Poe was also a man who struggled his entire life to find respect and success as a writer, and to understand human nature, nature's nature, science, and all of what we call reality. That, too, has always resonated with me.

In Two Days Gone, whose voice--Huston's or DeMarco's--did you prefer writing?

I didn't discover my writing ambition until I was 21. Before that I was a business major. So I have both an analytical side and a creative side. Huston's creativity was in some ways more interesting to me, since the creative side now prevails in my life. But I also enjoyed working through DeMarco's analytical thought processes.

In the second DeMarco mystery, I'm bringing in a lot of his backstory and rediscovering him. Turns out DeMarco had a lonely, isolated childhood, too, and that the persona he presents to the public, especially in the course of police work, hides a whole different person underneath.

That sense of discovery is important to me. I've resisted writing a series character in the past because character development has always been more important to me than plot. DeMarco, though, has plenty of room for growth, and I'm looking forward to walking through it with him in a second and maybe even third novel.

When a case gets really complicated, DeMarco likes to stare at his notes, hoping some clues would jump out at him and give him clarity. Ever do the same when you get stuck and don't know how to resolve a plot point?

Staring doesn't work for me. And I never encourage that tactic for my students. I think through the difficulties by writing, laying out all the possible options for action. If that doesn't work, I jog. I ride my motorcycle. I mow the yard. I make love.

I've found that any meditative activity that takes me out of myself temporarily opens up a window to the subconscious and lets solutions rise into the conscious mind.

Only after a personal tragedy does Huston write his breakthrough book, which becomes a bestseller. Where do you stand on the notion that creative people must be miserable in order to create great art?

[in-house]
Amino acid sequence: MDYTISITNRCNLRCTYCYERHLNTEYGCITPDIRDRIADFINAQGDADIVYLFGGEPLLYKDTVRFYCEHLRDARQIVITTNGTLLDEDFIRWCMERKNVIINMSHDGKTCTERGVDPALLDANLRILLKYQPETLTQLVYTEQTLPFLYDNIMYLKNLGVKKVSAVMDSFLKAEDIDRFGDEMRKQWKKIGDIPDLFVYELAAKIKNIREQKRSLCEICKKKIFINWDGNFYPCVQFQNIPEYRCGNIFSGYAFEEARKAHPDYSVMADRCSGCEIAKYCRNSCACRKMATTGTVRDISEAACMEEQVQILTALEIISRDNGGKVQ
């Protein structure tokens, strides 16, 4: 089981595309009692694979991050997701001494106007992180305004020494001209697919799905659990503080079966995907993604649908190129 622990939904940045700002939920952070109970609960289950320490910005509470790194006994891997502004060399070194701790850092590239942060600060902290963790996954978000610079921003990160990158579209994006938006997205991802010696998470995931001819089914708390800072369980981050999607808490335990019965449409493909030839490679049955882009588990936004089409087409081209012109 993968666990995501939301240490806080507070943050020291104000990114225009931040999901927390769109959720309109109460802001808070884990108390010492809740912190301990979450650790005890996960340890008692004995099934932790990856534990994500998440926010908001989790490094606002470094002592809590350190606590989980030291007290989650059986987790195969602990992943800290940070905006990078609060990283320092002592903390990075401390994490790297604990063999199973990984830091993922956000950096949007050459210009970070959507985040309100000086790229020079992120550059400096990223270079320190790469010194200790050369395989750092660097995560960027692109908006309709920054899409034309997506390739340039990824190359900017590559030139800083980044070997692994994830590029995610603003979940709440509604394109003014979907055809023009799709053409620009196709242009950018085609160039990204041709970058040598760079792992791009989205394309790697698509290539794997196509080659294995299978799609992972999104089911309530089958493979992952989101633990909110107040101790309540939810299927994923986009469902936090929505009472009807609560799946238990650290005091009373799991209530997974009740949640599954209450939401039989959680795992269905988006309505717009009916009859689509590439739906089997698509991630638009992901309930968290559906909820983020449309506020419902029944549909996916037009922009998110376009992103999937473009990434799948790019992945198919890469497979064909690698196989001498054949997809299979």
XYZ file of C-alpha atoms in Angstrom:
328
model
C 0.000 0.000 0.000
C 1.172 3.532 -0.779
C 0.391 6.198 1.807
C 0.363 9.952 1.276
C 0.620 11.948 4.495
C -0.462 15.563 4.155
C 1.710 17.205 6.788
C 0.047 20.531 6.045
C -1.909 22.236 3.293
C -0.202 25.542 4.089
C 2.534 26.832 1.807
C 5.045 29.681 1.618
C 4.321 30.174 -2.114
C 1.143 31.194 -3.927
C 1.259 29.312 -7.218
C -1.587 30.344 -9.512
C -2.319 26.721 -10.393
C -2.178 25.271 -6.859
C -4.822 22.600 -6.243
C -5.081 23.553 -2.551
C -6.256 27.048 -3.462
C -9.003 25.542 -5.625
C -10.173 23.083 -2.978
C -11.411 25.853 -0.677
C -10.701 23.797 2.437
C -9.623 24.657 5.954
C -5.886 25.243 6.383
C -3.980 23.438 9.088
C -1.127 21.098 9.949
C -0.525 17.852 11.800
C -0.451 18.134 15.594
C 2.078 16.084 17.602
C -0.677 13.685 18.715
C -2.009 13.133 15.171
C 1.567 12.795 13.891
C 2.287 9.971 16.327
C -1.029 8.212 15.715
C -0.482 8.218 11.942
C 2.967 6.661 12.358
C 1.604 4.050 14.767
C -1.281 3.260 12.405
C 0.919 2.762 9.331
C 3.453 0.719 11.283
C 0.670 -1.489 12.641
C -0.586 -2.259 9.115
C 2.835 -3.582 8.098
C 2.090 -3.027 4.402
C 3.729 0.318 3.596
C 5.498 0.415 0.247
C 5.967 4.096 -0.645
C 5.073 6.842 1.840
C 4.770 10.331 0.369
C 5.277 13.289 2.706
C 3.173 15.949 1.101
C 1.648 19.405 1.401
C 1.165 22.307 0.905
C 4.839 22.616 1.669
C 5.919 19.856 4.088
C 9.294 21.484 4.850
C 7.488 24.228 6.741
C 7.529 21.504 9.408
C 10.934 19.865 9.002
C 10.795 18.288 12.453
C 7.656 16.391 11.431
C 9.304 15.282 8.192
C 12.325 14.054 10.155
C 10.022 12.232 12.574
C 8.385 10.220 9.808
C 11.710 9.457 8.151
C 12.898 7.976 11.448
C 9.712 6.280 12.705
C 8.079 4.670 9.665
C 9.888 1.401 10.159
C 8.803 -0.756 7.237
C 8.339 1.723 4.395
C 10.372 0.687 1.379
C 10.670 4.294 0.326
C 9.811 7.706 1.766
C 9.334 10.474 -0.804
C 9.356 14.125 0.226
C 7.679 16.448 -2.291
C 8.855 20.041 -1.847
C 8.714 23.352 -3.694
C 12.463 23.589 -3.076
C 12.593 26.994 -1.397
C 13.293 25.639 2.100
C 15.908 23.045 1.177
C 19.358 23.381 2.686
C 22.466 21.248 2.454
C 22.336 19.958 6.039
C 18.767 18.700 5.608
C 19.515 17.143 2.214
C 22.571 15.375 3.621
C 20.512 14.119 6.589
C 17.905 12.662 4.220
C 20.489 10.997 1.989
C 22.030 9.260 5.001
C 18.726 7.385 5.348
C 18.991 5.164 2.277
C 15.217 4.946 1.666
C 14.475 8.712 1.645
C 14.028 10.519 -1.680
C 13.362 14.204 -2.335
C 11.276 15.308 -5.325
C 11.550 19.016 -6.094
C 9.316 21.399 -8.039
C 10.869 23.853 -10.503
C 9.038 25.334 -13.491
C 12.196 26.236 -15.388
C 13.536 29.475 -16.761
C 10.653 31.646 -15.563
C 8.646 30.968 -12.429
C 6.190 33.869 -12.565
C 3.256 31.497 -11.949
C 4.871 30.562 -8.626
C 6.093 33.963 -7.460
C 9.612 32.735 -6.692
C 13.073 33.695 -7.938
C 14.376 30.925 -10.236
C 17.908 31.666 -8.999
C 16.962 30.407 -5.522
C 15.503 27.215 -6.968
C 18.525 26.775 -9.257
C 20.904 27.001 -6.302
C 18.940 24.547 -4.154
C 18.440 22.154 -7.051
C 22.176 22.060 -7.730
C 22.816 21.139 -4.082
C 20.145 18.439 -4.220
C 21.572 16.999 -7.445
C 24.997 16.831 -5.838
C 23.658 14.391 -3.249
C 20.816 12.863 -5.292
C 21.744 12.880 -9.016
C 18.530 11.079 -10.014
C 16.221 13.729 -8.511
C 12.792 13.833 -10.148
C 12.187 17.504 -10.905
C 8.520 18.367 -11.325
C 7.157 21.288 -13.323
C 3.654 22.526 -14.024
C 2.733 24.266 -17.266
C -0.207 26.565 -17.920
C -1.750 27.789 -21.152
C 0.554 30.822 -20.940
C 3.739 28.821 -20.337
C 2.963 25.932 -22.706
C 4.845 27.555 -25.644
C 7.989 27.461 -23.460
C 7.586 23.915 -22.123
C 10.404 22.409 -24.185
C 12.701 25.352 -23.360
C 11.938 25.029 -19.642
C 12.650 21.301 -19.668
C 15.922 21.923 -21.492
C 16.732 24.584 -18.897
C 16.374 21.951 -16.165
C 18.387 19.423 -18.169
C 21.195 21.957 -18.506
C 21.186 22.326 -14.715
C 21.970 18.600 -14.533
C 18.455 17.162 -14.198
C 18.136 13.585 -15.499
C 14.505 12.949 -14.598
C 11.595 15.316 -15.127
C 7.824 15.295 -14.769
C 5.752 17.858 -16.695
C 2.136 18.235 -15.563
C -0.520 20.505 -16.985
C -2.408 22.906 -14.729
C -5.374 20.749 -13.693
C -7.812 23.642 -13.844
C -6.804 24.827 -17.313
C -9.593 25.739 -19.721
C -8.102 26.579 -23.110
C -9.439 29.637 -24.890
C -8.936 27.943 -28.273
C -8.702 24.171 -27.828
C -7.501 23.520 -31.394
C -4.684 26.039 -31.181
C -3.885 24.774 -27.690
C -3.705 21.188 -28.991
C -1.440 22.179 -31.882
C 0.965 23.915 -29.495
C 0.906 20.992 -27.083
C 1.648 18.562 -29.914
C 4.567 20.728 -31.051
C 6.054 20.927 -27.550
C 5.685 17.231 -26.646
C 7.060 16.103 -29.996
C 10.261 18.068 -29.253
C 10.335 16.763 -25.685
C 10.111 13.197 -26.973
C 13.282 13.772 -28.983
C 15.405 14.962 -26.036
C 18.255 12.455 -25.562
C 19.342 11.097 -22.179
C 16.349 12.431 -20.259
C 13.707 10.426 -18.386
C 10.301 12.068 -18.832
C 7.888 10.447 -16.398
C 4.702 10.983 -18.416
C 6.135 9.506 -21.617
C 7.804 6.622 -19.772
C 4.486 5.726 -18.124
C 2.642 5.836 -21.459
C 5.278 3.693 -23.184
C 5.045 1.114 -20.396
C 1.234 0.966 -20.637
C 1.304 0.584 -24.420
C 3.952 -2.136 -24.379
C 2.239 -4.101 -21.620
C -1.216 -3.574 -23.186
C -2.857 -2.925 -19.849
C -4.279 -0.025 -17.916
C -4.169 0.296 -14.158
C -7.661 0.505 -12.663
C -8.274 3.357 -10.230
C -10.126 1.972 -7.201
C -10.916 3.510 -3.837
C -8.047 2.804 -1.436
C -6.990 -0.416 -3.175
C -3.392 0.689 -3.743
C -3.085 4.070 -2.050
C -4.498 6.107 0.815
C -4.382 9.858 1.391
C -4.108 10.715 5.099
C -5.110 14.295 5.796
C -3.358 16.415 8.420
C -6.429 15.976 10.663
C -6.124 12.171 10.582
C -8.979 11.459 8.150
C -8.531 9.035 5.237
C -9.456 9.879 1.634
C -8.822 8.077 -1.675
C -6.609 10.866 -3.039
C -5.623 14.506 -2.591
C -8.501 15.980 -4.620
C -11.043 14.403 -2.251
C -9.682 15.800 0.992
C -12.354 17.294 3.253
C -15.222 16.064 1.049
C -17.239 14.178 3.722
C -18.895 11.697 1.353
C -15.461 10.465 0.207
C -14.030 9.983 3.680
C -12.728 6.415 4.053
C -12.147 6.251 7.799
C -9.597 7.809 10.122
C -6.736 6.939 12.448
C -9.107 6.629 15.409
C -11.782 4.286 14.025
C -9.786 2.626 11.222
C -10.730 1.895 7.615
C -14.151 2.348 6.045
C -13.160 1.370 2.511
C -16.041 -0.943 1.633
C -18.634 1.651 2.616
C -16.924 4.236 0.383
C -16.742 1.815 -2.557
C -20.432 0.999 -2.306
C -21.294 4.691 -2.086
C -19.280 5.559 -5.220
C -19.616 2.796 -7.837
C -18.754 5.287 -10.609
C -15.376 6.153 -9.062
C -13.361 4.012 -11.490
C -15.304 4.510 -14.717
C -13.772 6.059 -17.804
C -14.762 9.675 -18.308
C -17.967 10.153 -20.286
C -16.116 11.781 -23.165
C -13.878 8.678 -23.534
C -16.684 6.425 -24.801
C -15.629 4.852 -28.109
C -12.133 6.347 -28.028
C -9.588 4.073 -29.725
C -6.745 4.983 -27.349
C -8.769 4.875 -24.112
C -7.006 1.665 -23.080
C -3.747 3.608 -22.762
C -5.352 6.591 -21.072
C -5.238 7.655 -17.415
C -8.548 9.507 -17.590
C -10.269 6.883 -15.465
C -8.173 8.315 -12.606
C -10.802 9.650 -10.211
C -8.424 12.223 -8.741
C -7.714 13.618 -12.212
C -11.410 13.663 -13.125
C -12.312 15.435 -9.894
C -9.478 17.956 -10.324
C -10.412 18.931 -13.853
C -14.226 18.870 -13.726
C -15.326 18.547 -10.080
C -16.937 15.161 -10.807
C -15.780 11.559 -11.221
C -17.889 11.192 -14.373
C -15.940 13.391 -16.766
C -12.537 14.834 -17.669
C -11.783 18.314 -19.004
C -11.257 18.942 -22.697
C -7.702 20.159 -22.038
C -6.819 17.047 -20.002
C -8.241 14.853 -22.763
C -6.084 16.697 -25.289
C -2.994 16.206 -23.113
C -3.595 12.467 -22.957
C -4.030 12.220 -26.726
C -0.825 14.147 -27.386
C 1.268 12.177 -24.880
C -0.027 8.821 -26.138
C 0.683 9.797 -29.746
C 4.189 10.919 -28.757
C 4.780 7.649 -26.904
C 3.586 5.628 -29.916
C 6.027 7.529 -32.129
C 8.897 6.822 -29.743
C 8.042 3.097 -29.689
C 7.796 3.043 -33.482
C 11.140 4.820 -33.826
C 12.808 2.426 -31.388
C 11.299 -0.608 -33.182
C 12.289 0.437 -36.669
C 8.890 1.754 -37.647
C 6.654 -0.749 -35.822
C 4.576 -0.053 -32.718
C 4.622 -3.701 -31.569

First of all, I think being miserable is commonplace for almost everyone. Even those who on the surface appear blessed by good fortune and a perfect life have some dark currents and shadows beneath the surface of their lives.

The degree of one's sensitivity to life seems to be more of a determining factor. There are individuals who plod along contentedly without being too damaged by the blows life deals out. They have no real highs but no real lows, either. Writers and creative types, on the other hand, tend to rise and fall in their emotions with greater degrees of oscillation.

I remember being five or so years old and breaking into tears while watching Disney's The Ugly Duckling. My father, a steelworker and former Marine, asked why I was crying. I told him I had a stomachache, and he told me to take an Alka-Seltzer.

The truth was that I saw myself in the Ugly Duckling, and I saw also all the other ugly ducklings in the world, and all the cruelty and pain. But I had no words to tell him that, and understood on a primitive level that he probably wouldn't understand anyway.

That kind of reaction isn't created by circumstance. We are born with that degree of sensitivity, or the degree that allows us to float along on the emotional surface of life. Circumstances then activate those propensities.

A heightened sensitivity will also turn many of us into introverts. Our self-isolation and the resulting social unease only further exacerbate our inherent tendencies. If we're lucky, we discover a creative expression for the weltschmerz and saudade that run through our veins. As one [unknown] writer once wrote, "I'll kill myself tomorrow. Today I write." --Elyse Dinh-McCrillis